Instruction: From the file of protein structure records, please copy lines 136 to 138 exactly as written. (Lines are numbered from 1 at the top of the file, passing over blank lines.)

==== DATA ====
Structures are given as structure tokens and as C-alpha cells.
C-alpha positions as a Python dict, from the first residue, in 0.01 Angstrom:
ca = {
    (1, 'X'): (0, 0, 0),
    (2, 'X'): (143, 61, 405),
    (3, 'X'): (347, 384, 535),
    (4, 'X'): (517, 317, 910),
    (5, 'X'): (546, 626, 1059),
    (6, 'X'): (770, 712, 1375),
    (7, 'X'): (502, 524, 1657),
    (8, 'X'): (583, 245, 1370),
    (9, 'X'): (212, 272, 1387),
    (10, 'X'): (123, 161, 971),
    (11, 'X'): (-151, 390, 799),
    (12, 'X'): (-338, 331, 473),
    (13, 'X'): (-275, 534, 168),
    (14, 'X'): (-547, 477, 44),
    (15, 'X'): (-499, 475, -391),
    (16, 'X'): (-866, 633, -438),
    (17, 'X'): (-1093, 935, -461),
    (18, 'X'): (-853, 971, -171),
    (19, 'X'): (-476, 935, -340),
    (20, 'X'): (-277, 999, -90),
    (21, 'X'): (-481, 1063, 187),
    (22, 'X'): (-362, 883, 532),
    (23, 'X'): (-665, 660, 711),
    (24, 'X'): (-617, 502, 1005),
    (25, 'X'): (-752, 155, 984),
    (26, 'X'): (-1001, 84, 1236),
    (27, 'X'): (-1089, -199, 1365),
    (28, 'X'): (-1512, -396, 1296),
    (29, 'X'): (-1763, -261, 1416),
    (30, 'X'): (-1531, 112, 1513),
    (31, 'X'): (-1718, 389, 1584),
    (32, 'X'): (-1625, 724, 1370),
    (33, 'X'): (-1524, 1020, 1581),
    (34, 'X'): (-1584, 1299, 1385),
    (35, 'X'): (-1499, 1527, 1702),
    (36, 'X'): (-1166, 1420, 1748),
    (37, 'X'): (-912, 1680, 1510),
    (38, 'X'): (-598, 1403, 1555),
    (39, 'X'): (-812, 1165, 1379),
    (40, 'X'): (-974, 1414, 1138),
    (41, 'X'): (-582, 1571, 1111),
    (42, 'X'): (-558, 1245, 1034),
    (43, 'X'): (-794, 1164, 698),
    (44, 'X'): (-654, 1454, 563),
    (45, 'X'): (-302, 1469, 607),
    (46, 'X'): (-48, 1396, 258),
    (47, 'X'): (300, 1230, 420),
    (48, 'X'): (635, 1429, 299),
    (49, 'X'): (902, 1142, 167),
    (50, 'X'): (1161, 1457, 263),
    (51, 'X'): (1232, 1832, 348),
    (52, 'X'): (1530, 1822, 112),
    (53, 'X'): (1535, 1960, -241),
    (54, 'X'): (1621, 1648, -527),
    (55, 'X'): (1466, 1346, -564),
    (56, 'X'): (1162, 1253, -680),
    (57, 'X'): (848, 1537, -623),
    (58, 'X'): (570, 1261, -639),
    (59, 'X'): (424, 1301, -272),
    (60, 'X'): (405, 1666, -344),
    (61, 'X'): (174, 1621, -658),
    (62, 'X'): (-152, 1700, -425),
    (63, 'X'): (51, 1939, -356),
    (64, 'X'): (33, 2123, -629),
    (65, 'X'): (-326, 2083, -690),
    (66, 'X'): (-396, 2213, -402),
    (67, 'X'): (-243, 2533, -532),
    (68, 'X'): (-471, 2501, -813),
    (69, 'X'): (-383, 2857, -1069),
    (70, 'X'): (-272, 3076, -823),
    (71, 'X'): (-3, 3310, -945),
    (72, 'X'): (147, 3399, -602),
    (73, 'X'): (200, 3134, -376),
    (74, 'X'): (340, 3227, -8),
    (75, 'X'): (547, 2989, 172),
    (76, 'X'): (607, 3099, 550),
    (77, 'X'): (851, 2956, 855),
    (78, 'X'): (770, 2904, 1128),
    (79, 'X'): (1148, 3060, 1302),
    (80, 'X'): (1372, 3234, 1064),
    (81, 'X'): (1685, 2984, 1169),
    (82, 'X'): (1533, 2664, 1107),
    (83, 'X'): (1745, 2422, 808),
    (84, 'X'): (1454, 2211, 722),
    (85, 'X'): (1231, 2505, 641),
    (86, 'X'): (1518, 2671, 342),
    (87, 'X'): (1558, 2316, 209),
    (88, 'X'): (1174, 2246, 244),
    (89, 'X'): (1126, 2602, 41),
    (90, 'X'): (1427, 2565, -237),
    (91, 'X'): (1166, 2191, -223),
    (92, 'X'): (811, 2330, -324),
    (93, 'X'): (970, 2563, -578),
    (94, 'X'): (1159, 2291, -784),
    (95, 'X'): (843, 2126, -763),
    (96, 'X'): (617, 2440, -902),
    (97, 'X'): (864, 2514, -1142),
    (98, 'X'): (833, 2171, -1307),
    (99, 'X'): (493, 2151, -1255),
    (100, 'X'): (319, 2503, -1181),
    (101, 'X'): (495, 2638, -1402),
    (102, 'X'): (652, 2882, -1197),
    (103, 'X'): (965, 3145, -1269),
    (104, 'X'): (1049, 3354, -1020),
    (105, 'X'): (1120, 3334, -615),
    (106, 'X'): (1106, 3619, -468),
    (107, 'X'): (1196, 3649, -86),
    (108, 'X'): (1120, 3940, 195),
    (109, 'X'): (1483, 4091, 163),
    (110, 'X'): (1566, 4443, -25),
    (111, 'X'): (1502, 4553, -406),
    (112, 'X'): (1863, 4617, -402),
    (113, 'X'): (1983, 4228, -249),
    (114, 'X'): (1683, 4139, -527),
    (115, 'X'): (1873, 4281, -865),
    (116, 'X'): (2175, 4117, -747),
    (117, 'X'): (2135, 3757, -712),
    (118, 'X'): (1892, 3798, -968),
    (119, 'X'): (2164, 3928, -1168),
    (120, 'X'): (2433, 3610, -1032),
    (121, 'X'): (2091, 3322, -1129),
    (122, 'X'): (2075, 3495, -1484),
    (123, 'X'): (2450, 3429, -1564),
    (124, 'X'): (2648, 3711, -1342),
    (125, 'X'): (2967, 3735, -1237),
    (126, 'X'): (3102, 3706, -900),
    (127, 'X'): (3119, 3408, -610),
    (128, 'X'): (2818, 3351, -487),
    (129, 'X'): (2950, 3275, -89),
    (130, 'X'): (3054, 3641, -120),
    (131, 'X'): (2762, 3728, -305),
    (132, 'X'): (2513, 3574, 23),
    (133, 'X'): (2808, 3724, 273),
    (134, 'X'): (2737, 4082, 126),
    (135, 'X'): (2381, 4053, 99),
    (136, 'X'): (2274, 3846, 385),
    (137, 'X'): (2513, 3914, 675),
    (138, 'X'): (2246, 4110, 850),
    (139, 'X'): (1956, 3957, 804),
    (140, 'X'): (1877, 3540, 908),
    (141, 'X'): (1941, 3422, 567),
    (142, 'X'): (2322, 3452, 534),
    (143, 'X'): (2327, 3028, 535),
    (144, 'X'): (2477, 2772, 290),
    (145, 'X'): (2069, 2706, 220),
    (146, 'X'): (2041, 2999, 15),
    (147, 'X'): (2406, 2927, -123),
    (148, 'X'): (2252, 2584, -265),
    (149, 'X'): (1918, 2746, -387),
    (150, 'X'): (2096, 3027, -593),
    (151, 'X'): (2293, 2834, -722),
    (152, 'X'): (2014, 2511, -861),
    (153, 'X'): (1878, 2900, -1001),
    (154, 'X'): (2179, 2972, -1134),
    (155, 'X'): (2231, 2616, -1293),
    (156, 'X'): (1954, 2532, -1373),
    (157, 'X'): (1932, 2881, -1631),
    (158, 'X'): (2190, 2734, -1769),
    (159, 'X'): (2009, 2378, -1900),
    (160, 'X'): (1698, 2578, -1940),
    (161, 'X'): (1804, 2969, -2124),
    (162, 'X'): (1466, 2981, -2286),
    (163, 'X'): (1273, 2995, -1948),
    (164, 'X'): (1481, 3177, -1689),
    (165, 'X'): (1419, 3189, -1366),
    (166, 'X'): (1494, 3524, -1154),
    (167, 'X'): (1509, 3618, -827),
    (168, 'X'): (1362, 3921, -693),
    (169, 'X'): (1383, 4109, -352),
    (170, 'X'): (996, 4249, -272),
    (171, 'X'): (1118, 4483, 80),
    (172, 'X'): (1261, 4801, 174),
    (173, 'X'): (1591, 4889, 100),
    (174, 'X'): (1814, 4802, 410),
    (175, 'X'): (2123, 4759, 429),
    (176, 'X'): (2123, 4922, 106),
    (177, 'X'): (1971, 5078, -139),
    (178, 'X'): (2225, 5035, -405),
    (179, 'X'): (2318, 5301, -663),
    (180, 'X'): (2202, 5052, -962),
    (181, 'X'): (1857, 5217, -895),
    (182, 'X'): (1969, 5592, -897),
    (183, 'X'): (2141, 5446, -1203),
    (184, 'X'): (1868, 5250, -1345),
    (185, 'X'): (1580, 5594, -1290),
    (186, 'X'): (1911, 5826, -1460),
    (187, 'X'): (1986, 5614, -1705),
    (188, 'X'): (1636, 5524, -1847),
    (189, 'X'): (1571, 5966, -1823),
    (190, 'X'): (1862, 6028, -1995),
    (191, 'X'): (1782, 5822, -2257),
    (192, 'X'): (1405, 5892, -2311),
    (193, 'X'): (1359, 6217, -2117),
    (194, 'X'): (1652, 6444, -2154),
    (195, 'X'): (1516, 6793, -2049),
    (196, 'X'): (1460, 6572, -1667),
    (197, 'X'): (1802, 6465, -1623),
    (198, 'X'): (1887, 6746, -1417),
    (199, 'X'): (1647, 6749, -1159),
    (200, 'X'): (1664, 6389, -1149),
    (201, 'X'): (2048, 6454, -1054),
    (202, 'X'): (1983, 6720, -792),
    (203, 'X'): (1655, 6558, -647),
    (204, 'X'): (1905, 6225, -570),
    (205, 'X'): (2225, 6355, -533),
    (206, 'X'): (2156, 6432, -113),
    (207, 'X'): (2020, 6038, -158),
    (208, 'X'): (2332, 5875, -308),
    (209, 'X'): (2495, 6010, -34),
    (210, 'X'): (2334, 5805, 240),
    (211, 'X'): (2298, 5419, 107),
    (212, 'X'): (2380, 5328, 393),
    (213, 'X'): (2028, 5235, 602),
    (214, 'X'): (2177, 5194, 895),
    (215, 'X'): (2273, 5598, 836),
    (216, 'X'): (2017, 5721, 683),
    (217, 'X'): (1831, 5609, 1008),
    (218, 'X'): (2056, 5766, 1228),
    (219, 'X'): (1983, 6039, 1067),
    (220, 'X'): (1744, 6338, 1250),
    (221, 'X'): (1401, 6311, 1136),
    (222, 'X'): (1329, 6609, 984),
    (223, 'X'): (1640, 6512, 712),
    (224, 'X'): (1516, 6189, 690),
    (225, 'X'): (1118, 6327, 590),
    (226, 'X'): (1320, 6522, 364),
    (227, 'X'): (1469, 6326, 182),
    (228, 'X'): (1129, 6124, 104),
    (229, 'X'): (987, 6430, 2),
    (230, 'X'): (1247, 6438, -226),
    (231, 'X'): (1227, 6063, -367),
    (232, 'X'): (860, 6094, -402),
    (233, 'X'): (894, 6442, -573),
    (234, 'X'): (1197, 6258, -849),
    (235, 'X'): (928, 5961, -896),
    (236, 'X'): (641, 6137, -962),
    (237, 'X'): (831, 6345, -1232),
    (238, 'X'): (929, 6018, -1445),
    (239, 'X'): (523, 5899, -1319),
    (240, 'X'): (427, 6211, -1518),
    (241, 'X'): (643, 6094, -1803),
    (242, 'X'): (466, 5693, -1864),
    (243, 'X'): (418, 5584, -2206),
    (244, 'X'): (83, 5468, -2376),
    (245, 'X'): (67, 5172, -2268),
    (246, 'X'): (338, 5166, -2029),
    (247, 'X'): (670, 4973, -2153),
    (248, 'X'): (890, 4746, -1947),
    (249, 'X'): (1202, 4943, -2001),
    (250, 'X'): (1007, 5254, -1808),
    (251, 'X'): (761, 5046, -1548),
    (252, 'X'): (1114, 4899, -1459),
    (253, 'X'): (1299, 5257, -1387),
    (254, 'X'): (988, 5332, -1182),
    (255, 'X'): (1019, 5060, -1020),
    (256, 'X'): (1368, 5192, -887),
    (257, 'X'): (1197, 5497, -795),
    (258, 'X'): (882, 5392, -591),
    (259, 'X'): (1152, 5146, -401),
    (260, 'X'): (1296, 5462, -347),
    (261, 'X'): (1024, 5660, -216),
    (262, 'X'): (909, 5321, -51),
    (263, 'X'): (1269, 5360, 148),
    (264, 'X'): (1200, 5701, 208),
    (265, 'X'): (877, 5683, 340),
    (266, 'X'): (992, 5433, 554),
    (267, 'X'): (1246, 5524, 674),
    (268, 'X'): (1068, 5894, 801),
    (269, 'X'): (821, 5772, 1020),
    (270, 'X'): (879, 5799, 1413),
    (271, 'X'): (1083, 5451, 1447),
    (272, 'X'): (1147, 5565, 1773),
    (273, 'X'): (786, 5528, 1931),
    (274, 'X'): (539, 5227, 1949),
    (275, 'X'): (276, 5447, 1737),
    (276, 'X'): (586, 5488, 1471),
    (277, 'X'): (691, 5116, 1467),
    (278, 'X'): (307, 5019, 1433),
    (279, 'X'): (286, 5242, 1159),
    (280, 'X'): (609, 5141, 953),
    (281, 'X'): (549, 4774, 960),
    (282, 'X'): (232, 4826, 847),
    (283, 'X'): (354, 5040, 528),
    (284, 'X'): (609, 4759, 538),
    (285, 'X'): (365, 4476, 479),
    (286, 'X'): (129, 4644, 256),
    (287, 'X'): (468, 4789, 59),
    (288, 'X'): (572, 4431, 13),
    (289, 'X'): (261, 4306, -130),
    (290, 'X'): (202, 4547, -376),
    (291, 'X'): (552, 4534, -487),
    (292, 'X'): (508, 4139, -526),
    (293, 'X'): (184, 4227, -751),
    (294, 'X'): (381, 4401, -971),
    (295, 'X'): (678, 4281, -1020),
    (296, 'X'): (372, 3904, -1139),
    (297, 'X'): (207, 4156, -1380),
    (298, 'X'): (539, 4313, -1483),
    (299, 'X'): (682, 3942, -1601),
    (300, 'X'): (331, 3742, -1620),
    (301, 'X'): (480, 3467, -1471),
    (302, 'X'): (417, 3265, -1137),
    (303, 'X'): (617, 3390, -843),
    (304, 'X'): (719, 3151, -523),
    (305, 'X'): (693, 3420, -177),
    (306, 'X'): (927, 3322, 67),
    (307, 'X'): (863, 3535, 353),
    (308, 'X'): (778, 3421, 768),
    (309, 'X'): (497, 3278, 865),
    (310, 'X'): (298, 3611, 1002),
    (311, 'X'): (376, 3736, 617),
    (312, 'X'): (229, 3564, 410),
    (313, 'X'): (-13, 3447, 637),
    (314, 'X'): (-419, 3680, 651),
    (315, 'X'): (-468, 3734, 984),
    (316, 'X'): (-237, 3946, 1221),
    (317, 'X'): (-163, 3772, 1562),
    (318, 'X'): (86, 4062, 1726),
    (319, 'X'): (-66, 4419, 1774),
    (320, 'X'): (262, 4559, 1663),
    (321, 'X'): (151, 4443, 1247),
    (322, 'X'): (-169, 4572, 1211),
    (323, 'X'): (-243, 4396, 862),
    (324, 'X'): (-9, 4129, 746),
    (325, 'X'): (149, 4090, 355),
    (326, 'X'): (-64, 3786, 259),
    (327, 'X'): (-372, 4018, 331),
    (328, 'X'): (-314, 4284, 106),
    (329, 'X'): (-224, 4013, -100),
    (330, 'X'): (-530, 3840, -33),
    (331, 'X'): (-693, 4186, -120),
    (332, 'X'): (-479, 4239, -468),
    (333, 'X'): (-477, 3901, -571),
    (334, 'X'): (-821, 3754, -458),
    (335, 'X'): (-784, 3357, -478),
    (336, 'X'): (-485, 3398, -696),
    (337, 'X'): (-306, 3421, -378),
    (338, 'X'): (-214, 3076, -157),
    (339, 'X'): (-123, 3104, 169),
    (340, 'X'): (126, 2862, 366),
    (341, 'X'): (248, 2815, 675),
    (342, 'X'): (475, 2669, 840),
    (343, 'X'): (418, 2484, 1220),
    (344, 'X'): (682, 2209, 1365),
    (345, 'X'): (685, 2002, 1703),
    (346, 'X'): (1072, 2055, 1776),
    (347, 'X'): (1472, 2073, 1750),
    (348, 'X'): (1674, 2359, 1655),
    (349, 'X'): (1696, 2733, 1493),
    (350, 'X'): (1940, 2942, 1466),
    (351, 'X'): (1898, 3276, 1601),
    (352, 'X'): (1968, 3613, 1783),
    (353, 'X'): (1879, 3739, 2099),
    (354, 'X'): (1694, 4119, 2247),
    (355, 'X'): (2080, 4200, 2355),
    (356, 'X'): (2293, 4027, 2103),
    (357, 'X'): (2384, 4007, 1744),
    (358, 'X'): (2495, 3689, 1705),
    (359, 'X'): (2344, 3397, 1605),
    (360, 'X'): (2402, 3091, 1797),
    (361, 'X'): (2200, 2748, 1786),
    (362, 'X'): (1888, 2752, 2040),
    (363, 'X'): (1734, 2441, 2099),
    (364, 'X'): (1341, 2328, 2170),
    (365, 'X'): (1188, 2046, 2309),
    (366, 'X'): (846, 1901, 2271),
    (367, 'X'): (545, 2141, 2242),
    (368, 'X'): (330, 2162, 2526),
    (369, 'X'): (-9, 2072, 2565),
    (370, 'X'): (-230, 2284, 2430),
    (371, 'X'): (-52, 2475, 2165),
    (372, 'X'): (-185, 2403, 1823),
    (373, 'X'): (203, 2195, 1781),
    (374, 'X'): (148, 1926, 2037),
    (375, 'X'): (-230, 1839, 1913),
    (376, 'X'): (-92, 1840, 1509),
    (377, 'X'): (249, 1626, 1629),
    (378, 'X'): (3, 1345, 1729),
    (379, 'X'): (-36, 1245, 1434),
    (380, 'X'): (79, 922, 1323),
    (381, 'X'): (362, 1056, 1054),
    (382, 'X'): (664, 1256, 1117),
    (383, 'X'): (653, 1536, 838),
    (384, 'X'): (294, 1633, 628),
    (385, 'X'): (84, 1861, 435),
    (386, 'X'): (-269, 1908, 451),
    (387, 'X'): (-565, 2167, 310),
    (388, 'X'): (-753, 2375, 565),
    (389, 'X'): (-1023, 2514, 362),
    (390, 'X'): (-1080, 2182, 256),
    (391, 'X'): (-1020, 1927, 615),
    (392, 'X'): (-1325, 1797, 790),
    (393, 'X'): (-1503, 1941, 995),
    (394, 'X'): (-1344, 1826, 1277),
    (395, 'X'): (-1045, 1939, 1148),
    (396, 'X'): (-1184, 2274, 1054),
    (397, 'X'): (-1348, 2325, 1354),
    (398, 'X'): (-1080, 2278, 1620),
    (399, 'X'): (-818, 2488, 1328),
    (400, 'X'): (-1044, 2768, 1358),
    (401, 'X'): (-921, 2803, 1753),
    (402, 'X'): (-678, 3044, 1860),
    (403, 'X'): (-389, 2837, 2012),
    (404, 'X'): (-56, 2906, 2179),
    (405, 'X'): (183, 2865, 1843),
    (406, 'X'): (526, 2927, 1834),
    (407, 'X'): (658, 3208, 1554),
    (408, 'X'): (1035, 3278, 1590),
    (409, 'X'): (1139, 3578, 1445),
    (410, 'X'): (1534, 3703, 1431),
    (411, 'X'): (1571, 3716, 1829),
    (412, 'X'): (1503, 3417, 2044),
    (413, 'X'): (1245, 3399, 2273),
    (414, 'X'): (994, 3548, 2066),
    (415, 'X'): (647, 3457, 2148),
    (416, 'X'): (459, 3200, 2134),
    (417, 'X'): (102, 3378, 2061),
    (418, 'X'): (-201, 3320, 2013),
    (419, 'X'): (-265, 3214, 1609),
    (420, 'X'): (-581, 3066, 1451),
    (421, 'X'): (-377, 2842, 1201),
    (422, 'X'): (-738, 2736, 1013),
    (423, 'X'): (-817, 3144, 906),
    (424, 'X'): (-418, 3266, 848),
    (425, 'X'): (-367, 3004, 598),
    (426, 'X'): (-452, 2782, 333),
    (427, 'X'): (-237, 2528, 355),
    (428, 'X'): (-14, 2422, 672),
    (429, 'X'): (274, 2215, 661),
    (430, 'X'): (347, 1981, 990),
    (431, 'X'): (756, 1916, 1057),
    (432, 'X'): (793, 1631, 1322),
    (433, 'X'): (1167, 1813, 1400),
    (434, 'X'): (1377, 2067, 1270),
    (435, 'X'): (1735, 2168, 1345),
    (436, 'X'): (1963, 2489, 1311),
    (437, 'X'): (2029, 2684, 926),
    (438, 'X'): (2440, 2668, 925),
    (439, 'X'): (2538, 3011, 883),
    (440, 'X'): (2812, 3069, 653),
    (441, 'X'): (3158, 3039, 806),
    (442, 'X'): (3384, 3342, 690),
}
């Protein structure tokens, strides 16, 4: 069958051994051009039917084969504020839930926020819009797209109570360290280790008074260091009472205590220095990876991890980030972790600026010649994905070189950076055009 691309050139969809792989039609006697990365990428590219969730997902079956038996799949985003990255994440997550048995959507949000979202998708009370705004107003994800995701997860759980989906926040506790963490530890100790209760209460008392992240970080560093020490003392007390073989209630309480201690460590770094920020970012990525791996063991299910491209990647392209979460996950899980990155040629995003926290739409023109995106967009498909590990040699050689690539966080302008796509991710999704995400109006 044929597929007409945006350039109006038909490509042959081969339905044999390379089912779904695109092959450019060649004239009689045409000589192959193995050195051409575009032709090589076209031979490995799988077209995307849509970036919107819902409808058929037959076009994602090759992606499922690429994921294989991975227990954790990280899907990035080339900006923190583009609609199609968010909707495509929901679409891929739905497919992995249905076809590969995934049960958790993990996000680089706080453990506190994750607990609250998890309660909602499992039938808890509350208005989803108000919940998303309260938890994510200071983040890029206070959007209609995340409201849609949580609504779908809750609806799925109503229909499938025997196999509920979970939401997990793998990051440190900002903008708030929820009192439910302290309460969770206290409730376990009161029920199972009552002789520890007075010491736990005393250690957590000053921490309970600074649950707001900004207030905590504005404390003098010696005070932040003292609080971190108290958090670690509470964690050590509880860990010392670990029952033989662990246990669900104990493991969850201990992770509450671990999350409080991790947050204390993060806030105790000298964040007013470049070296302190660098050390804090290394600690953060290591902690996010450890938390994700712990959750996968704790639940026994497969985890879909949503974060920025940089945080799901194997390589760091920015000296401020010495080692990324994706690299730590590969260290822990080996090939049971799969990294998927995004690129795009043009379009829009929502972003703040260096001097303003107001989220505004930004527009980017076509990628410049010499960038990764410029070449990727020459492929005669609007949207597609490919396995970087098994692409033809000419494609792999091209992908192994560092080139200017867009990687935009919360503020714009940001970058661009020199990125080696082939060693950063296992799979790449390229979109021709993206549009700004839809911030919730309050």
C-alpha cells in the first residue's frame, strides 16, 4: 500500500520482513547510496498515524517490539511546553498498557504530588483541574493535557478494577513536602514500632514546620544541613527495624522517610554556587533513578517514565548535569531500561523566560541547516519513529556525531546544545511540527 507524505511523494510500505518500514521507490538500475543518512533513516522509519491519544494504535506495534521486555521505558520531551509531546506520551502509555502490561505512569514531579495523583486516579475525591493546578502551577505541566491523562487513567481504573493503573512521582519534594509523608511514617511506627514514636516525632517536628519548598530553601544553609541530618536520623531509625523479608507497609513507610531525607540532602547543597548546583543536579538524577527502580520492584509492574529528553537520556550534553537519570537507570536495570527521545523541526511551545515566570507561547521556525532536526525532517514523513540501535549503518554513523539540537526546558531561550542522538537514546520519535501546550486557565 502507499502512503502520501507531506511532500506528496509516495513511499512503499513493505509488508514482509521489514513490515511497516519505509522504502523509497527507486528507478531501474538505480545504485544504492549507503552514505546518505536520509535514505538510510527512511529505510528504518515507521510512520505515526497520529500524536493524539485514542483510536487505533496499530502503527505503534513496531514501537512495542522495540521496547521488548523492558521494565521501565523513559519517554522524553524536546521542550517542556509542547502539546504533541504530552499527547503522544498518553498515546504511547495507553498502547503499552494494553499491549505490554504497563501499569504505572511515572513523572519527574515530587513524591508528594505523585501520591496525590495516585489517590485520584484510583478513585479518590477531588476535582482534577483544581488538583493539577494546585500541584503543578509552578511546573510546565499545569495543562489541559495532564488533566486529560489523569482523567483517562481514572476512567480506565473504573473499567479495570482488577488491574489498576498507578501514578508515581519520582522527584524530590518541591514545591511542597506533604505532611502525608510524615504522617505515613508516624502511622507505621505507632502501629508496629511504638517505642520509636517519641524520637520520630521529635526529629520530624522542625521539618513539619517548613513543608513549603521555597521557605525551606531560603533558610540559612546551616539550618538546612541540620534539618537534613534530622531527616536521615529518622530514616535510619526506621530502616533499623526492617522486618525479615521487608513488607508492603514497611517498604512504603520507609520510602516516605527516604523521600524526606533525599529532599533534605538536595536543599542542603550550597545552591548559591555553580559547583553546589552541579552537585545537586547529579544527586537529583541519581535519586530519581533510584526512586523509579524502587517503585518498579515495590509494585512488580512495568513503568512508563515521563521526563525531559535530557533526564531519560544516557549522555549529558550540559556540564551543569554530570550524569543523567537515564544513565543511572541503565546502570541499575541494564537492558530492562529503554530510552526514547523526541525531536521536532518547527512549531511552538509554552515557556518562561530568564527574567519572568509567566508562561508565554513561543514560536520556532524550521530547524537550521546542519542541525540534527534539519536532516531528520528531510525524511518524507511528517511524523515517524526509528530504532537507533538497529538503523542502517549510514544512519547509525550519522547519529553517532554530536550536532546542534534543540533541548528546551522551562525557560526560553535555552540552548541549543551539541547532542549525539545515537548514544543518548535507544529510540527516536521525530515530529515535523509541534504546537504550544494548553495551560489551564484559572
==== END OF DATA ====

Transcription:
    (133, 'X'): (2808, 3724, 273),
    (134, 'X'): (2737, 4082, 126),
    (135, 'X'): (2381, 4053, 99),